Is durability more of a factor in motocross?
Yes, especially at a place like Steel City, which we don’t have this year. But in the past the second moto at Steel City was traditionally very hard and blue-grooved. A 35 to 38-minute race with a mousse is a challenge there for sure, to get the tire to last that long and have a soft enough compound to give the riders the grip they’re looking for. Depending on conditions, the second motos at High Point can be very hard-pack as well.
In supercross durability is an issue based on how the whoops are. The whoops put such force on the knobs, especially if they’re hard and get cupped out. It puts a lot of force on the side knobs and we see those starting to tear sometimes. You’ve seen pictures I’m sure of where the rim is almost hitting the ground, where the tire is bottomed out all the way in the whoops. There’s a lot of force on the tire at that point! The knobs bend and bend and give, and you’ll eventually start seeing some tearing and pulling. Outdoors we don’t have whoops, but the tires run a lot hotter. The speeds are higher and we’re running that foam tube.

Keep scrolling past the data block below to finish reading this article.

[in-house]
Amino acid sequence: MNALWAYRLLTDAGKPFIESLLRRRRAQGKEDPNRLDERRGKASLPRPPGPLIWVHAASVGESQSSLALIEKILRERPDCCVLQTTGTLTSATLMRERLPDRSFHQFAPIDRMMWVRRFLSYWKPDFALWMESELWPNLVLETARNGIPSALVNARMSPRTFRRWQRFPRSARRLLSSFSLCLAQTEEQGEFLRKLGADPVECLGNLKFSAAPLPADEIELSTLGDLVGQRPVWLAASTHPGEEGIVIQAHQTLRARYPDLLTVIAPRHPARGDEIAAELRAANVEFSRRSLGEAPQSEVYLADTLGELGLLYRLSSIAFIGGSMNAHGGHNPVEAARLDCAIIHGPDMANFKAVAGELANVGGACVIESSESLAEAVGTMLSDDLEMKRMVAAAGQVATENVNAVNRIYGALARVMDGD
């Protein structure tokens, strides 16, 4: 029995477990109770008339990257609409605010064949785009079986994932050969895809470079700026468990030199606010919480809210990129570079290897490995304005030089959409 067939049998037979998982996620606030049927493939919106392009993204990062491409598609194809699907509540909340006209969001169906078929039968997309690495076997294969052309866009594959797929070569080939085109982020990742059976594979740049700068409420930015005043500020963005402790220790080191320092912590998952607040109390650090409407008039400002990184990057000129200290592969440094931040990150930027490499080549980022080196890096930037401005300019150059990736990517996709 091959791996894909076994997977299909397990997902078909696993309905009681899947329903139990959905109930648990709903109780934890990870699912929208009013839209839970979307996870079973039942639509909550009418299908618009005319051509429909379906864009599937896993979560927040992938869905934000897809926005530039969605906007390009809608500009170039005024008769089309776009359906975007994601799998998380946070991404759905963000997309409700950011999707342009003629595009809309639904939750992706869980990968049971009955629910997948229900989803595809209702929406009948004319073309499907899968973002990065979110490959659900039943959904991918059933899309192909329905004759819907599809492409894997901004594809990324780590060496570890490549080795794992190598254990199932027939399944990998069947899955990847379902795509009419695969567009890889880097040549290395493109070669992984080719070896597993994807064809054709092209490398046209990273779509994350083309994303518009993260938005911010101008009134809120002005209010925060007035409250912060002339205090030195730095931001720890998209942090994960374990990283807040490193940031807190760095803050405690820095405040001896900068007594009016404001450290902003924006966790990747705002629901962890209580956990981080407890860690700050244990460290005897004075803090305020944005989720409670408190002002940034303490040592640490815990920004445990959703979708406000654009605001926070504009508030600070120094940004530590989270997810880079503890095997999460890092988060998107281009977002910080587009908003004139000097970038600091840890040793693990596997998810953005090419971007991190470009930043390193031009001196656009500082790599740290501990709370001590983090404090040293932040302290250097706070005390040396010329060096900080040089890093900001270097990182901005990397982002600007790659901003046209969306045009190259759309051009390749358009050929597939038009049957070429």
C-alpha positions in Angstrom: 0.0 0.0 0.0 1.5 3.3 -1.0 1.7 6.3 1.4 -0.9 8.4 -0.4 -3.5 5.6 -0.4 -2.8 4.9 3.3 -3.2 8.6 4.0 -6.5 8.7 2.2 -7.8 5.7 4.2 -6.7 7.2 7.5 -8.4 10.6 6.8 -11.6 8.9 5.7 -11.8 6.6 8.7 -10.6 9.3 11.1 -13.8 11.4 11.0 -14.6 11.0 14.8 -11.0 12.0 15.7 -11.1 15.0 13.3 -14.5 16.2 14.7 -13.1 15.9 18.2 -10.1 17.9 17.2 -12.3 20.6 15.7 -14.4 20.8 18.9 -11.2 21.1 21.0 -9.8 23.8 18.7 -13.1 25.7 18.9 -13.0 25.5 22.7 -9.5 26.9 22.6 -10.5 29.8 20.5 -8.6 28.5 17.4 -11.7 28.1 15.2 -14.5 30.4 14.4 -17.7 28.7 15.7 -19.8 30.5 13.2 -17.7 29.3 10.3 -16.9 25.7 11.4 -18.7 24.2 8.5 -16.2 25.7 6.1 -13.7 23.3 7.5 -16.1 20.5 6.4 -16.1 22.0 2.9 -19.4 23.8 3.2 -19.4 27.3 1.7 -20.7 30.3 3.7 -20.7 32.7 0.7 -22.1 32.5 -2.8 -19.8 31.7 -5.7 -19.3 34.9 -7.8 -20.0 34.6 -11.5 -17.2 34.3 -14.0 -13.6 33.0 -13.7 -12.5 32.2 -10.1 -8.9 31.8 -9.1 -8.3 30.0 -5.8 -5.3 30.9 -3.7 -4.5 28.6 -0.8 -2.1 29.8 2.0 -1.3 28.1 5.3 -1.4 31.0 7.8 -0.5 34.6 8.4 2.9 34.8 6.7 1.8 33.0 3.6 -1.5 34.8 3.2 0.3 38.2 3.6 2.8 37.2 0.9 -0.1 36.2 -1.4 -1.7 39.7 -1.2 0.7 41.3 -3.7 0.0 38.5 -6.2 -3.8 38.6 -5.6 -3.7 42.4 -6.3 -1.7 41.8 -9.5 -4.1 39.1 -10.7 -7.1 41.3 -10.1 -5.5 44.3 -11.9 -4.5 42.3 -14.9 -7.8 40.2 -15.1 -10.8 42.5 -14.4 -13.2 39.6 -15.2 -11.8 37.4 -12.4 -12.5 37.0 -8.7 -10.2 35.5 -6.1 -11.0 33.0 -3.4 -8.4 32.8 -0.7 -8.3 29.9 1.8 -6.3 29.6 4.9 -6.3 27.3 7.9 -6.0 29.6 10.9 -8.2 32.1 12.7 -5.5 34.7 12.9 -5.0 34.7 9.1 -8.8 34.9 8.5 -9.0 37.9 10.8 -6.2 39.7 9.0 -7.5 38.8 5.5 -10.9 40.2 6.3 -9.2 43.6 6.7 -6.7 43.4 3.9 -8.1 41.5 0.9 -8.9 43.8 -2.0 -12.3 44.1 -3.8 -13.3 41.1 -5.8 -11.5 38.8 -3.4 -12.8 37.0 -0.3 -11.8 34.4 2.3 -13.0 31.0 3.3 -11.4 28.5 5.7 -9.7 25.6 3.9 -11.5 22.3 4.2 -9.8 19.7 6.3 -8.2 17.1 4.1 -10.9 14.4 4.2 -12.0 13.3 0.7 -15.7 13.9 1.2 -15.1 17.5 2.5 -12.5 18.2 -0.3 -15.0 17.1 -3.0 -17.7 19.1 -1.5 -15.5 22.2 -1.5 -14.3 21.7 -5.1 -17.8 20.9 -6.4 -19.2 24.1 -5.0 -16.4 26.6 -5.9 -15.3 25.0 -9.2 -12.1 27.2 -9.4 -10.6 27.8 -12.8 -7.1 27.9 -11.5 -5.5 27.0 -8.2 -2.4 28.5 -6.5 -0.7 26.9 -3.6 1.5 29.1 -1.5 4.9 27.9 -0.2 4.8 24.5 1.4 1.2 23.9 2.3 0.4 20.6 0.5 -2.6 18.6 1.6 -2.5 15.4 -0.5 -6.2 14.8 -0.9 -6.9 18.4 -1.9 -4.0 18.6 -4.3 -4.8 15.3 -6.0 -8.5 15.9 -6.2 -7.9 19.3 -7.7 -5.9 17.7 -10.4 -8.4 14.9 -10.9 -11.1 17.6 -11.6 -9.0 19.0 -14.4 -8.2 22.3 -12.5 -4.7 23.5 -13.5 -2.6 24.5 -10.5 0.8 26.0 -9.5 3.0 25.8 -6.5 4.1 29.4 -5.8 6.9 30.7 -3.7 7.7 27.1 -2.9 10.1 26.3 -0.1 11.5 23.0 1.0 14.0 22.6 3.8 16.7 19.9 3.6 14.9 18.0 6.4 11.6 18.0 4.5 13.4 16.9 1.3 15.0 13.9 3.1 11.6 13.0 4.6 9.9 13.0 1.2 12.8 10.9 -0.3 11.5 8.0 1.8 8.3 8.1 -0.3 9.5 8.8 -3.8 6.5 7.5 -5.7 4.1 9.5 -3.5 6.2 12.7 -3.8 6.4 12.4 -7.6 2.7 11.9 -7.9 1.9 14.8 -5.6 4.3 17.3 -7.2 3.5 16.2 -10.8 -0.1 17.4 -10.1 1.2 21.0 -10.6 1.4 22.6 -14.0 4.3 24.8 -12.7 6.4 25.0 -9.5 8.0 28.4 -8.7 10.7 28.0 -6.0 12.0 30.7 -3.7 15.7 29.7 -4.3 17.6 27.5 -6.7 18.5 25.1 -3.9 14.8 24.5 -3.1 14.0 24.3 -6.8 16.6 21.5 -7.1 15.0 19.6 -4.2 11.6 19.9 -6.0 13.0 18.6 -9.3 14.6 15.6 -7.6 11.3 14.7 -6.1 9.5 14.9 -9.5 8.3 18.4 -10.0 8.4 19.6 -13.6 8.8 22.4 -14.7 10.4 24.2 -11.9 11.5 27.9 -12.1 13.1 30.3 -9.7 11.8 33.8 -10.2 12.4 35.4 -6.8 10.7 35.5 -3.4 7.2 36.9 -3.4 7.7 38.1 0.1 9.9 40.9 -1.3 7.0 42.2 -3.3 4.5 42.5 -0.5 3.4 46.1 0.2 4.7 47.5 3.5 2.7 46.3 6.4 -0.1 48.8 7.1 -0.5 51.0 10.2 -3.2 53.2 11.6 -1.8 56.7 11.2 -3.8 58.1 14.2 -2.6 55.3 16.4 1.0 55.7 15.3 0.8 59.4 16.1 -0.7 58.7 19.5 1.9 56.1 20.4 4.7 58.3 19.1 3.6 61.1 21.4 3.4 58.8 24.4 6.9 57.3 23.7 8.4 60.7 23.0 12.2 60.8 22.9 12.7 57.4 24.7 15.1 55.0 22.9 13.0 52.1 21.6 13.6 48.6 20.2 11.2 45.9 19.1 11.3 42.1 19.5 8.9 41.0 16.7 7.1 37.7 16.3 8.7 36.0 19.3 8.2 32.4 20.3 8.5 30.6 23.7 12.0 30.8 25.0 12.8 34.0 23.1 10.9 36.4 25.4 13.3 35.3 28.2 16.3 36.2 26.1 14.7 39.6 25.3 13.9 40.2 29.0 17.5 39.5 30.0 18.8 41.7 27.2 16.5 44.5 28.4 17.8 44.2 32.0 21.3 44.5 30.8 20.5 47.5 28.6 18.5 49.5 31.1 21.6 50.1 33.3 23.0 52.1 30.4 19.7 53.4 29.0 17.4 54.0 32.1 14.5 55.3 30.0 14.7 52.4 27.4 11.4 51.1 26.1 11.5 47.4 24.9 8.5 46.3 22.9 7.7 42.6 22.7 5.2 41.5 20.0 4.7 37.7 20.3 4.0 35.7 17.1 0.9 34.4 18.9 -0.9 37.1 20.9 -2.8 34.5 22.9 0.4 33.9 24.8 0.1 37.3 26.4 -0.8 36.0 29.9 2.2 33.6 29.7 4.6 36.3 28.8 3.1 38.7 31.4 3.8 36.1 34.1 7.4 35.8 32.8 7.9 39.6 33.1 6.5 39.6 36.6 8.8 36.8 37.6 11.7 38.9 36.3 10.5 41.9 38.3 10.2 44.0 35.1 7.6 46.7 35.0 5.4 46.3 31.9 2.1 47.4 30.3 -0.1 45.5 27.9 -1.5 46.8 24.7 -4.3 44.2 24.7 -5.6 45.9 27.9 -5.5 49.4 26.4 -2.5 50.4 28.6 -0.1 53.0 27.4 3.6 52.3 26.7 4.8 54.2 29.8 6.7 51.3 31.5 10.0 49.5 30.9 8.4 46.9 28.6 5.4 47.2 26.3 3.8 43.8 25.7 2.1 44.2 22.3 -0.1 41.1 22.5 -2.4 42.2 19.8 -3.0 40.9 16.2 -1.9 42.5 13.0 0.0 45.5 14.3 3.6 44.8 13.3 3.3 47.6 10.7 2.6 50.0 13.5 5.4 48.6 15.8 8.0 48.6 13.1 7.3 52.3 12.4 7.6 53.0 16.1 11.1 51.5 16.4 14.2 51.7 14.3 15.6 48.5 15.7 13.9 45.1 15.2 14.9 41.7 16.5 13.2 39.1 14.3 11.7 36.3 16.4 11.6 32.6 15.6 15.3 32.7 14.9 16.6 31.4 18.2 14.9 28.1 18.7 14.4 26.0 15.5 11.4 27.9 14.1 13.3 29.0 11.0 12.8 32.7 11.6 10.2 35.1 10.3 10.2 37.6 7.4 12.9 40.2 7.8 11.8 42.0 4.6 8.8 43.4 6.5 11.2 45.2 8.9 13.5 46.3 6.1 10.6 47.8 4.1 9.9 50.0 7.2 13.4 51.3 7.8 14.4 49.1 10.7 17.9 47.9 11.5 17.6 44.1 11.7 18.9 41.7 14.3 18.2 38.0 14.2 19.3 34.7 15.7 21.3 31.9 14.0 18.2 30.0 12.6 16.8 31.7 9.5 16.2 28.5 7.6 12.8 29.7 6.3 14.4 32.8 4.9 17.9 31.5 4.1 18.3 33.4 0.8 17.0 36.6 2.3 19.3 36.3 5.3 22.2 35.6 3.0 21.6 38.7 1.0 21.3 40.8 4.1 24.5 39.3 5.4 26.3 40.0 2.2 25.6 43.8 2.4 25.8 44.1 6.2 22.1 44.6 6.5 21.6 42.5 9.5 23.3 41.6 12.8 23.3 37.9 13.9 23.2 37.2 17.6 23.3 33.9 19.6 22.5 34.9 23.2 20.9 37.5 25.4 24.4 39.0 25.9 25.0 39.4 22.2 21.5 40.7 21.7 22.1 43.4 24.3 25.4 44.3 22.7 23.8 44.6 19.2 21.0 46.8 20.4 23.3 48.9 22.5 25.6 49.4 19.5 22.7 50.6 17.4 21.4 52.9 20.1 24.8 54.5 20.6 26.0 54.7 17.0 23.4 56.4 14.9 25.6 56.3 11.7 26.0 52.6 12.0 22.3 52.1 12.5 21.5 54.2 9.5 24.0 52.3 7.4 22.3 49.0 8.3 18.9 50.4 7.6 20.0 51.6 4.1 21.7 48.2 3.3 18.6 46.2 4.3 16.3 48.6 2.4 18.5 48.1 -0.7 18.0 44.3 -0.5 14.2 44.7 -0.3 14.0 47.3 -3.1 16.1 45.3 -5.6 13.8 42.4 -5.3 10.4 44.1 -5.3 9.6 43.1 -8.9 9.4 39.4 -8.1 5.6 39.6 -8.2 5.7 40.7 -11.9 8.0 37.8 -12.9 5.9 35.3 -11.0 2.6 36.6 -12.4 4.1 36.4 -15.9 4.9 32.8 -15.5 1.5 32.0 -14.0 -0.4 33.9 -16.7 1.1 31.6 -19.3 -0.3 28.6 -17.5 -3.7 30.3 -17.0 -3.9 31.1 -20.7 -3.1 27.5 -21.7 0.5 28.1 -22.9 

In the past I’ve asked you which Nationals are the hardest to find the write setup and the answer always seems to be Unadilla and Washougal. So what’s the easiest?
Southwick. I love Southwick because rain or shine we’re going to run the same tire. If every track were like Southwick my job would be a lot easier for sure!